Lauren and Jude – No way I could have done any of this without you guys. I love you. Tears are filling my keyboard right now thinking about it. You guys are the best.
Family – Mom, Dad, Jeff, Janna, Joyce, Joel, Liz, Waylon, Darren, Lindsay, James, Elia, Nicki, Theo, Isla, Grey, Terri, Jim – thank you, so much, for your lifelong support. All of this extends from you. All those F’ing workouts on every single day every single weekend every single vacation. They add up. Wouldn’t have been here without you.
Coach Matt & Kelli & Baxter – What a journey. You told me I could do this race successfully years before I ever believed you, and we made it happen. Thank you so much for the guidance, mentorship, and friendship. Thank you Paul and Gerry for your invaluable technical expertise as well!
The things you do for the World Championships!
Friends & Bend Peeps – Ellie & Jay at Rebound and Austin at Recharge – thank you so much for keeping me healthy all year long. Boone, Matt, Ben, Jamie, Hardy, Brett, Jason, Richard, and other off and on “training buddies” thanks for keeping me company on lots of hard miles/yards. And of course, Matt Lieto, you won’t read this but you know I love you buddy.
Sponsors, You are Awesome
Descente – Johnny, Catherine, and the many design team members who supported me this year, allowing me to race less than I ever have and focus on this event. It was incredibly valuable and I’m so stoked for the next couple of years with you guys.
Jaybird – Jason, Jeff, Craig, Rene, Judd and many others. You guys have been on this journey for 4 years now, crazy! Thank you so much for helping make it possible.
ROKA – Rob, Kurt, Ryan, Tbone, and the rest of the gang. Crazy how far we’ve come. You guys are a massive piece of my career and I’m so proud to play a small part in yours also. Thanks so much.
Picky Bars – Matt, Nadine, Sarah, Liz, Braden, Ben, Mike, Collier, Mel, and others along the way! You guys took some serious load off my shoulders the last 8 weeks. Thank you so much for giving me the space needed to do this full gas. Beers on me!
The Jesse Kona Hat has returned from the Big Island!
— Picky Bars (@pickybars) October 11, 2016
Red Bull – Ashley, Josh, Per, Sky and the rest of the team! Thank you so much for all you’ve done over the last 3 years to make this possible. I sincerely appreciate your support and encouragement!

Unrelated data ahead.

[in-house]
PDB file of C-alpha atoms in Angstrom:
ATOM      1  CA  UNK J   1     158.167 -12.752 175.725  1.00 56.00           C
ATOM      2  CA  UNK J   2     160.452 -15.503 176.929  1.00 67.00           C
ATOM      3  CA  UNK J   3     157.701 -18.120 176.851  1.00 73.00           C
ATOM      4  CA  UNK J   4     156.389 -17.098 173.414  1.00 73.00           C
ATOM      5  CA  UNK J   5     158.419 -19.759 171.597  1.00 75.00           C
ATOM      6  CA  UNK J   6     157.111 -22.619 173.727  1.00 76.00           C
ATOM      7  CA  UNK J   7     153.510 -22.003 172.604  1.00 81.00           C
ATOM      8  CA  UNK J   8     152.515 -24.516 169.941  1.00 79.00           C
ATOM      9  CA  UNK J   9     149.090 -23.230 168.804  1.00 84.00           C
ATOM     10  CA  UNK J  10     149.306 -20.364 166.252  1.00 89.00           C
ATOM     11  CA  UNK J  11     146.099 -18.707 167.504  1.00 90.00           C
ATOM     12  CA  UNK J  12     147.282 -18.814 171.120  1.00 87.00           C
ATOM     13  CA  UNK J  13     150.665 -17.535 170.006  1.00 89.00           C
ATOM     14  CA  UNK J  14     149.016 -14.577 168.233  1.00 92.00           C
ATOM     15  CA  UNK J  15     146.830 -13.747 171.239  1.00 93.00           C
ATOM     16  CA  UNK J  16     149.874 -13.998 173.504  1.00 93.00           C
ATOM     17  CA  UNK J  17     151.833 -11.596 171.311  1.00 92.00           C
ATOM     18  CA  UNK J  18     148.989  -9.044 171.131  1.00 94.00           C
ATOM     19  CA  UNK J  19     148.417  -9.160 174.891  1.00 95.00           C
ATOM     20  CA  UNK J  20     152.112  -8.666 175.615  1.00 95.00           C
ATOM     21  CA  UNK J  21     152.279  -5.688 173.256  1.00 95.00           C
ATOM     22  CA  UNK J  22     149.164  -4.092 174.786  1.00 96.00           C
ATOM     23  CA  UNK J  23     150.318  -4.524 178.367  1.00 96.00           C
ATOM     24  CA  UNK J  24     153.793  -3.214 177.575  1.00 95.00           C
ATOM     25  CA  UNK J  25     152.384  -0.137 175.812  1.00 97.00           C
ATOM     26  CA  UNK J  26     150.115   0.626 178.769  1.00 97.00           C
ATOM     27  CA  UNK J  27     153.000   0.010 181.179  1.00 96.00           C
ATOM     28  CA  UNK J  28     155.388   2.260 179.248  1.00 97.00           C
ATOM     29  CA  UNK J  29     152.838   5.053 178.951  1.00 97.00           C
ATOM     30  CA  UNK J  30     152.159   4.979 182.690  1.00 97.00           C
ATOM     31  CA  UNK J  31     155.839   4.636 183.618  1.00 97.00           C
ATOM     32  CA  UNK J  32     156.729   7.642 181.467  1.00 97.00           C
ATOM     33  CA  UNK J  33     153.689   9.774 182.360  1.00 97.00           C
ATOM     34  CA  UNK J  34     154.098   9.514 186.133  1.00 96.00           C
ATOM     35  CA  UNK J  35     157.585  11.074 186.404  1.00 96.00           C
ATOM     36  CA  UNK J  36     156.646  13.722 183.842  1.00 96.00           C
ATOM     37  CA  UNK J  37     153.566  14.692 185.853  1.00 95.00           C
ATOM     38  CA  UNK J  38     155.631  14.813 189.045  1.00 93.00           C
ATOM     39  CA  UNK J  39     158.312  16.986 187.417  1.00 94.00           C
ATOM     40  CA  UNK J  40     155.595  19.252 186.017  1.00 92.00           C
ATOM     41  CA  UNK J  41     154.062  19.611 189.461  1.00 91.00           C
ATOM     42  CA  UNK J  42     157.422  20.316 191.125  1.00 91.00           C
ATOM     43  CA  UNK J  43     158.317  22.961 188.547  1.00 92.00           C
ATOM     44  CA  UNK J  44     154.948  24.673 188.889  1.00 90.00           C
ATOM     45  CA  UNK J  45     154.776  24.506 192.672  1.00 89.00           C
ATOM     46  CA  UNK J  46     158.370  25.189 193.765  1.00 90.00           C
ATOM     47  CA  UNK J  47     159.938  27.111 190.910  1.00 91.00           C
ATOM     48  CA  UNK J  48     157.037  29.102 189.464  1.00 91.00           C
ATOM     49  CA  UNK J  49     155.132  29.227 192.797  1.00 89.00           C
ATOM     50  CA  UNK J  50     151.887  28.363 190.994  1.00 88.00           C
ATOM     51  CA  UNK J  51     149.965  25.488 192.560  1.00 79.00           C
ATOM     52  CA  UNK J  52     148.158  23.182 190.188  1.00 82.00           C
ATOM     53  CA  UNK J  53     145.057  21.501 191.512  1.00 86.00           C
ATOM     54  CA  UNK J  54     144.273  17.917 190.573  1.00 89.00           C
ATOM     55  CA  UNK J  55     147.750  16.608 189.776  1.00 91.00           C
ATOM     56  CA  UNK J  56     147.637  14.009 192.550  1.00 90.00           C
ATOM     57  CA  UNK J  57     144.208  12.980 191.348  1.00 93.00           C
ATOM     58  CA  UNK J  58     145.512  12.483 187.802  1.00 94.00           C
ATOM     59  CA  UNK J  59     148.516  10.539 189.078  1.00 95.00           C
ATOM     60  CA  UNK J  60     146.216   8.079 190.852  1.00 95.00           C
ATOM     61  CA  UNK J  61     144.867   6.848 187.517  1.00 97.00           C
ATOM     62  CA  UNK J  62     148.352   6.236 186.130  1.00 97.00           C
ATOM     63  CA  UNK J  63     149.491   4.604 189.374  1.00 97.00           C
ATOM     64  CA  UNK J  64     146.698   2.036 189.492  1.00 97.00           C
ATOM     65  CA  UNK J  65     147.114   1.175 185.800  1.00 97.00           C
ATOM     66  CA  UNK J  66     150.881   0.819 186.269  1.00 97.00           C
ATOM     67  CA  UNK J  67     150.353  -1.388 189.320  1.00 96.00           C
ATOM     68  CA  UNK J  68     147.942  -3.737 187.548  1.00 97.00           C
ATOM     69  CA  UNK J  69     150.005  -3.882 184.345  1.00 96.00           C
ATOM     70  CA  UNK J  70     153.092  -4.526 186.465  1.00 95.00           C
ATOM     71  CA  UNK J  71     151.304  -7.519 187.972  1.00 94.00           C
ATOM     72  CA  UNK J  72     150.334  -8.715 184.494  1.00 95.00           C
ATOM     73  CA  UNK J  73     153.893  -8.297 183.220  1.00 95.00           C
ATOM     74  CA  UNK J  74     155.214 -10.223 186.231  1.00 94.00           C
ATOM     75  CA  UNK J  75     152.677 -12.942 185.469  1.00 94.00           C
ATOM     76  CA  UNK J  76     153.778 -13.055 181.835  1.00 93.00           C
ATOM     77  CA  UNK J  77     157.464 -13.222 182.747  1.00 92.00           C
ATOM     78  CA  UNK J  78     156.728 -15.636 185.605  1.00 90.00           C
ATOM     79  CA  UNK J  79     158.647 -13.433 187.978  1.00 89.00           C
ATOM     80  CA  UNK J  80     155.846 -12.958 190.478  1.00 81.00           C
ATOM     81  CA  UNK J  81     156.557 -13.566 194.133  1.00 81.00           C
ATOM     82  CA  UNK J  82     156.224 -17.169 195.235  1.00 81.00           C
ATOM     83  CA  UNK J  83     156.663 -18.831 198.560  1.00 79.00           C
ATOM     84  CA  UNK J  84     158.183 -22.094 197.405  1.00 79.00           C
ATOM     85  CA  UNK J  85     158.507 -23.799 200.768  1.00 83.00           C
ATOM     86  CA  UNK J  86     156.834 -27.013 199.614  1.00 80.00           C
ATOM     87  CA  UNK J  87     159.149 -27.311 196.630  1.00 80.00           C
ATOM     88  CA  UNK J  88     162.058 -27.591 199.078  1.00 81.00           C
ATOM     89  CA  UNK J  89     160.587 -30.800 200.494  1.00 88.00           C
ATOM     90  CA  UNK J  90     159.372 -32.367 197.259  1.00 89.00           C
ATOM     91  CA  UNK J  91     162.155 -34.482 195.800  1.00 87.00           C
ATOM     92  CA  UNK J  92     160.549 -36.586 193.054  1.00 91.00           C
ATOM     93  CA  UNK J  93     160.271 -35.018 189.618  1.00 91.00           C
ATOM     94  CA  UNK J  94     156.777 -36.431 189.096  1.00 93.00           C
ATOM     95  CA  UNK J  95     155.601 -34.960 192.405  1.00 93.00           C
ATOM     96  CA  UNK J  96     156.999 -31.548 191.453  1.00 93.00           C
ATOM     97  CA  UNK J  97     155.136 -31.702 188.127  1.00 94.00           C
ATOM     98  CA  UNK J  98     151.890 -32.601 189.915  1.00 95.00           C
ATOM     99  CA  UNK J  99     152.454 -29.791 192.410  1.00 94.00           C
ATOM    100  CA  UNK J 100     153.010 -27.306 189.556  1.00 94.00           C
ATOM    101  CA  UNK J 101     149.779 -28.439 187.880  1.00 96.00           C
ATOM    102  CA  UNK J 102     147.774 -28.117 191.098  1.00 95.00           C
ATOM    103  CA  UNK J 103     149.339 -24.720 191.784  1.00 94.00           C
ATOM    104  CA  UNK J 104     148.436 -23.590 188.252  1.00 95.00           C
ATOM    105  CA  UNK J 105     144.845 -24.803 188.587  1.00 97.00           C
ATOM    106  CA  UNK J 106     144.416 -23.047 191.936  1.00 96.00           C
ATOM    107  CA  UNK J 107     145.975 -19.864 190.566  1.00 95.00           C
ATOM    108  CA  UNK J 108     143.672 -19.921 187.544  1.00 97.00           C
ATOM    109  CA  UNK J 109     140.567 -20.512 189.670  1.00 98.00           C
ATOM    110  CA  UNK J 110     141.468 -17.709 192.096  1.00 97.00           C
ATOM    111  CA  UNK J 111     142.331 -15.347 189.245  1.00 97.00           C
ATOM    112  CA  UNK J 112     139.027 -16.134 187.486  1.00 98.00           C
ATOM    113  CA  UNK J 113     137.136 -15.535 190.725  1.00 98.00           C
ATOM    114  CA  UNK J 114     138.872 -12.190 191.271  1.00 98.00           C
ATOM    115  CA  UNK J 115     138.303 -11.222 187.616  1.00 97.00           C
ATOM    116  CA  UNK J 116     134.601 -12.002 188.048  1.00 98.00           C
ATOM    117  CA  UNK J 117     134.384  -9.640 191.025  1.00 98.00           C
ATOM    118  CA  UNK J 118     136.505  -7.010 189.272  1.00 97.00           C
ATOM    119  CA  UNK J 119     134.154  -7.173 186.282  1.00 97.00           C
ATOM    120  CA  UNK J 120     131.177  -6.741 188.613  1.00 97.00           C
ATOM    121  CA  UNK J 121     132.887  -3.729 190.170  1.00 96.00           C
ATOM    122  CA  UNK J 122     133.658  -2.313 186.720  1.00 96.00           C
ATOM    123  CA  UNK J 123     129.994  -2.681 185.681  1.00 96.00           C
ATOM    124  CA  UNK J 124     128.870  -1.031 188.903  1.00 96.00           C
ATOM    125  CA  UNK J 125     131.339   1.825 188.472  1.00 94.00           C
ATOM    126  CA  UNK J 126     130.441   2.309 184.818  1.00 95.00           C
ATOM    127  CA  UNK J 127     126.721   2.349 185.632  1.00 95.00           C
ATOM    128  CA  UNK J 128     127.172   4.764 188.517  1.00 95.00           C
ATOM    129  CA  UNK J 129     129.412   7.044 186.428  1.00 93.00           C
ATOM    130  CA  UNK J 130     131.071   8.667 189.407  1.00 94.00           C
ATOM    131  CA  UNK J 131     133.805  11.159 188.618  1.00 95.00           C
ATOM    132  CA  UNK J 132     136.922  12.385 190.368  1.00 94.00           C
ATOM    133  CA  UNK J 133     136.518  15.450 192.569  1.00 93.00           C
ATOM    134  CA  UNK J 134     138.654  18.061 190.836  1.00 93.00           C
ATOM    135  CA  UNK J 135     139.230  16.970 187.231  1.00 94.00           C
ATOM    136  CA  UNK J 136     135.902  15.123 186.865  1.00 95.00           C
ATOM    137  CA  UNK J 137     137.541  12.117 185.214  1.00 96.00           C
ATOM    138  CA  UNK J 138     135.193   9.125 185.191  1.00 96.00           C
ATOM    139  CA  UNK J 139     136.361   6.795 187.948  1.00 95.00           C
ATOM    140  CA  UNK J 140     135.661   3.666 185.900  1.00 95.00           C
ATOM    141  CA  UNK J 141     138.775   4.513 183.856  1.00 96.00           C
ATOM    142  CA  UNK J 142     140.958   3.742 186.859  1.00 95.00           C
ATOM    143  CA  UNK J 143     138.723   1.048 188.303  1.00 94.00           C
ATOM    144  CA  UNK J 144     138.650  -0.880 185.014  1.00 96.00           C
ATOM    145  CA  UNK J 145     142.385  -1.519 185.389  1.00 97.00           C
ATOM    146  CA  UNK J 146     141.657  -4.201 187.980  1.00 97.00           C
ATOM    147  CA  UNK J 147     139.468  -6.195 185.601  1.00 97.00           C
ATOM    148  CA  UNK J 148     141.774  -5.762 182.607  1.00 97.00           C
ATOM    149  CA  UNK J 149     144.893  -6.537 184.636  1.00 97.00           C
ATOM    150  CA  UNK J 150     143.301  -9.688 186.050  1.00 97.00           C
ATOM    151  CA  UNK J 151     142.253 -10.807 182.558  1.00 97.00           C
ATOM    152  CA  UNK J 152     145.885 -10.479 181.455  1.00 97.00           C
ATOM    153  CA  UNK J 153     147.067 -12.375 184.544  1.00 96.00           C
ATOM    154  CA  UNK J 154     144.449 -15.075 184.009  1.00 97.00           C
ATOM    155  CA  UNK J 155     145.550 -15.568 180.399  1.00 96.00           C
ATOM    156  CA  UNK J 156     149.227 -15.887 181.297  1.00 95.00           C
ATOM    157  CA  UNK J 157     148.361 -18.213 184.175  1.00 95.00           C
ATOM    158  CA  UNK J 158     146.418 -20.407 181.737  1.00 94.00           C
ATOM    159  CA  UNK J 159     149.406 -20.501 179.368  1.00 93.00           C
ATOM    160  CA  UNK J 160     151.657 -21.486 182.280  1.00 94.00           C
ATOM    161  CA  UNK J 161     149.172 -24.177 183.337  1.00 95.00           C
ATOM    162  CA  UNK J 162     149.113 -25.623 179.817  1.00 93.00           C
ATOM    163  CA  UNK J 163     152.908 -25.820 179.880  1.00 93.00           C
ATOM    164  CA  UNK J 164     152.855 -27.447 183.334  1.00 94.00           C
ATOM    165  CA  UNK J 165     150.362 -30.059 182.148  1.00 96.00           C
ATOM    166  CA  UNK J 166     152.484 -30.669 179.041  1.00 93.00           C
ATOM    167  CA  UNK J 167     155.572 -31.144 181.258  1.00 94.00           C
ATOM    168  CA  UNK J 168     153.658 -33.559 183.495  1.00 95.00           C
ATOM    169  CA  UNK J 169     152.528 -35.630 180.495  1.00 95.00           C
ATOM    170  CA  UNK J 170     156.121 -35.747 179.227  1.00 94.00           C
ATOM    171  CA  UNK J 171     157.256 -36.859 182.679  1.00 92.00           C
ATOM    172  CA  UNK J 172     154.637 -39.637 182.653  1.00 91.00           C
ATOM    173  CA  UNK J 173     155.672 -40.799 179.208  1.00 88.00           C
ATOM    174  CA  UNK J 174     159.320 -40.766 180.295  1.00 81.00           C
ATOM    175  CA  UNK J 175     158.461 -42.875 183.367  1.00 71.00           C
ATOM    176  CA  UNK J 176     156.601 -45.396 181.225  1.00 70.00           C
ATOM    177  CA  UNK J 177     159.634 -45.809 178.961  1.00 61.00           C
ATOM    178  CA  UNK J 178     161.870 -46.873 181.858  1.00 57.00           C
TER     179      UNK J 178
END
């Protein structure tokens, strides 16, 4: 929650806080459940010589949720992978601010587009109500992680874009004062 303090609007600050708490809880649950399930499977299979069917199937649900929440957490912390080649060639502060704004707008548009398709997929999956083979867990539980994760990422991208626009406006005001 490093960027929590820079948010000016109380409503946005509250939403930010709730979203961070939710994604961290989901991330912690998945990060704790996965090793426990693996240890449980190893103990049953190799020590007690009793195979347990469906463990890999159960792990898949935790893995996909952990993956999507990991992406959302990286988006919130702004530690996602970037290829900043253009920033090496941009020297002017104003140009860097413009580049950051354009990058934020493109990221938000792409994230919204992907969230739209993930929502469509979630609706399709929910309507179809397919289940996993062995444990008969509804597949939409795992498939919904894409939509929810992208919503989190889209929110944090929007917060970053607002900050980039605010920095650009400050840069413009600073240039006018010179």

Dimond – TJ, Brad, Matt, Reed, and the rest of the team. 2 Years ago I met you guys in Kona and was inspired by what you were doing. Pretty stoked to bring it around full circle and race a great, handmade bike in the US in Kona. The “Space Lava” Dimond Marquise really was an all-you-need tri bike, carried all my nutrition, flat stuff, handled the cross winds amazingly, and was fast! Can’t believe I still rode a 4:34 on smoked legs! Haha. Thanks guys.
ReFuel – Maurice, Mark, and the rest of the digipower team. Thanks so much for you support all year long! The Intrepid was invaluable over the trip and in Kona – especially for Lauren live tweeting my progress on her phone for almost 9 hours! Thanks so much for all your help, you guys are awesome and I’m stoked to be part of your team!
PowerTap – Justin and team – as always, the Pedals and Joule were incredible, and your support for jeez, almost 5 years now has played a big part in me getting here. Really appreciate it guys!
Knight Composites – Bev, Scott, Kevin, Mike, and the rest of the team. Those wheels were HOT! AMAZING! Seriously, the coolest looking and of course the fastest wheels I’ve ever had. Thank you so much for your help, stoked to be part of this Bend company!
Others – I owe a ton of thanks as well to supporters – Nick from TriRig who provided me with the awesome Alpha X bars I use, Michael from IceFriction for the friction free chainrings, chains, and cassettes, Ben & team from Ceramic Speed for the bearings, bottom bracket, and crazy oversized pulley and help with the bike on race week.
CRAZY ASS FANS!
I write the story in my head while I’m experiencing the journey. Ultimately, it’s hoping for a happy ending to that story that keeps me going. Thank you so so so so so much for your many emails, texts, messages, comments, kudos, likes, hearts, whatever. It makes it all worth it. You guys are the best, I love each and every dozen of you.
Until next time!